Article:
Soccer players in Latin America looking for help amid virus
Bogota, Colombia — Santiago Cedeño opened the front door of his house when the car stopped outside. For days, the Panamanian soccer player had been eagerly anticipating the vehicle and its cargo of food supplies.
At first, it appeared that the 30-year-old midfielder, who plays for Azuero in Panama’s second division, was giving back to the community with donations just like many professional athletes have done amid the coronavirus pandemic. But it turned out this shipment was for Cedeño and his teammates.
“These bags of food helped us a lot,” Cedeño said. “Some of my fellow players told me without this help things would’ve gotten really difficult.”
Around the world, soccer clubs and star players have tried to help communities hit hard by the virus. Tottenham manager Jose Mourinho delivered fruit and vegetables, for example, and Manchester United striker Marcus Rashford raised money to feed children.
But in many parts of Latin America and elsewhere, soccer players are struggling just like many others.
In March, as Panama prepared to head into lockdown to slow the spread of the virus, the country’s soccer season was canceled. Most players in the men’s second division and in the women’s league receive monthly salaries of only about $366.
For these players, no soccer has meant no income for rent, bills – or food. The Panama Footballers’ Association, worried about the wellbeing of its most vulnerable members, started organizing food donations to be sent to players.
In Colombia, 200 professional female players received food packages from the Ministry of Sport while members of the Uruguay national men’s team helped purchase 2,000 food kits for the country’s hardest-hit players. According to world players’ union FIFPro, players in Paraguay and Honduras are also receiving food assistance.
“It’s helped us a lot,” said Maria Peraza, who received a food package after spending last season playing for Colombian team Millonarios. “At least we have something to eat for these few days.”
Female players in Colombia are more vulnerable to the economic impact than their male counterparts.
When Colombian authorities suspended soccer, most female players in the league were preparing to sign contracts for the upcoming season. The few players who did have deals saw their contracts canceled by their clubs.
Dimayor, the governing body that runs professional soccer in Colombia, has been holding discussions with the Ministry of Sport about restarting the men’s league. But no plans have been announced to get the women’s league operating again this year.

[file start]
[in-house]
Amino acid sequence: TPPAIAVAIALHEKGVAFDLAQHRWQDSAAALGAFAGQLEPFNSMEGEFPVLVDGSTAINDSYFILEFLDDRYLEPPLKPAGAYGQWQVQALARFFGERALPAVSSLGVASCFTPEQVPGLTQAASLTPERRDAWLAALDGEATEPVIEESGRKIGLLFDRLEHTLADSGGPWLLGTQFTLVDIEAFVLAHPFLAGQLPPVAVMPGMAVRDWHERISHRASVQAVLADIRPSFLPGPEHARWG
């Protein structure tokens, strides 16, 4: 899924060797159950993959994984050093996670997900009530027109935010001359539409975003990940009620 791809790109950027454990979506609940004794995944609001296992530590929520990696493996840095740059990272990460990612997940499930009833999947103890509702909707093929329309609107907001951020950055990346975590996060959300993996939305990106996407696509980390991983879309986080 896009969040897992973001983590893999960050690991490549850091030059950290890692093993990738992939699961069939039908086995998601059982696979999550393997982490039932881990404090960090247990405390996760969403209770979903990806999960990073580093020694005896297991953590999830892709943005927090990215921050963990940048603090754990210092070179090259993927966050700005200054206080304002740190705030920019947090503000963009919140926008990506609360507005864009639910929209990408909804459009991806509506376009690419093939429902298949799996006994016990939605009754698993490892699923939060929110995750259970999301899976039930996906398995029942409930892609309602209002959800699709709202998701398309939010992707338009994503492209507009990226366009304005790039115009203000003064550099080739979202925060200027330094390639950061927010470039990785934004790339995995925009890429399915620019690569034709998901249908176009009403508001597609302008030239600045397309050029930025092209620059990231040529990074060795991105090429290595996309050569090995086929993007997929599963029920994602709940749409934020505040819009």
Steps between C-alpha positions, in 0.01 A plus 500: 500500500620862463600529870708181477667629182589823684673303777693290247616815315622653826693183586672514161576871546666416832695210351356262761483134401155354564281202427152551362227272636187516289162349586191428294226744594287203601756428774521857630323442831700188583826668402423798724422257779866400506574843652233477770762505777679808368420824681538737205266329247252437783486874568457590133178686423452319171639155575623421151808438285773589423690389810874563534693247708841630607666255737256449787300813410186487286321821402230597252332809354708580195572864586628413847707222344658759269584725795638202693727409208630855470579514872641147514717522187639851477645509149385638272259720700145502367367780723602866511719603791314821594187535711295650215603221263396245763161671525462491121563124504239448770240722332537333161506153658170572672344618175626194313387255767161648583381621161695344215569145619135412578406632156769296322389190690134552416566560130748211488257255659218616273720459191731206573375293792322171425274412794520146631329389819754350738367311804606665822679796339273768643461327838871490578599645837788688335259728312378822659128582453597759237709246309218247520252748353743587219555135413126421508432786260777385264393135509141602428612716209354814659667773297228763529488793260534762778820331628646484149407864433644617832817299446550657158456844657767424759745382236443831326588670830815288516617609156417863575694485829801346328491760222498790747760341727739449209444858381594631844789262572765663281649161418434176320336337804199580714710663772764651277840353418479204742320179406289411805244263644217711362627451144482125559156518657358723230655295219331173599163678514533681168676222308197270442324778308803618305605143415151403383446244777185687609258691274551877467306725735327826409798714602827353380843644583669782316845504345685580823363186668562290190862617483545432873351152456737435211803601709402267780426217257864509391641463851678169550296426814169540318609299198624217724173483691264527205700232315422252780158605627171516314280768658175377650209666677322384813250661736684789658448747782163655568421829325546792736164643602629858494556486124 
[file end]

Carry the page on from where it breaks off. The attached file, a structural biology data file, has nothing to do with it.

“Obviously women’s football has been left in the queue,” said Carolina Rozo, the women’s soccer coordinator at the Colombian players’ union.
The plight of Colombia’s female professional players comes as the country is bidding to host the 2023 Women’s World Cup. The Colombian soccer federation is hoping that FIFA will select the country to host the biggest event in the women’s game at the same time that many female players in the country are relying on food donations to survive. FIFA’s decision is scheduled for June 25.
“It doesn’t make any sense,” Rozo said. “We should be thinking about improving the situation of the players instead.”
As lockdowns across the region have stretched into months, most of Latin America’s players are looking at a future in which their livelihoods will remain uncertain.
Tentative plans are being discussed to find a way for much of the continent’s top men’s divisions to return to play, though without fans. But that won’t help the game’s most vulnerable players get back to their day jobs: playing soccer.
While in Panama a fundraising telethon is being planned, Colombia’s players’ union is only expecting to be able to provide a further 30 food packages for its players. With about 450 female players facing an extended period without an income, many are worried about the future.
“Think of all the problems women’s football has,” Perata said. “It has us wondering what’s going to happen?”
In the meantime, the players continue to train as best they can at home and hope soccer and their incomes will return.
Amarelis De Mera, who plays for Tauro in Panama, said some players are growing desperate.
“Whenever I mention that we might receive some food packages, I start receiving messages asking ‘When?’ and ‘Please tell us what day,’” the 35-year-old De Mera said. “We really need the help.”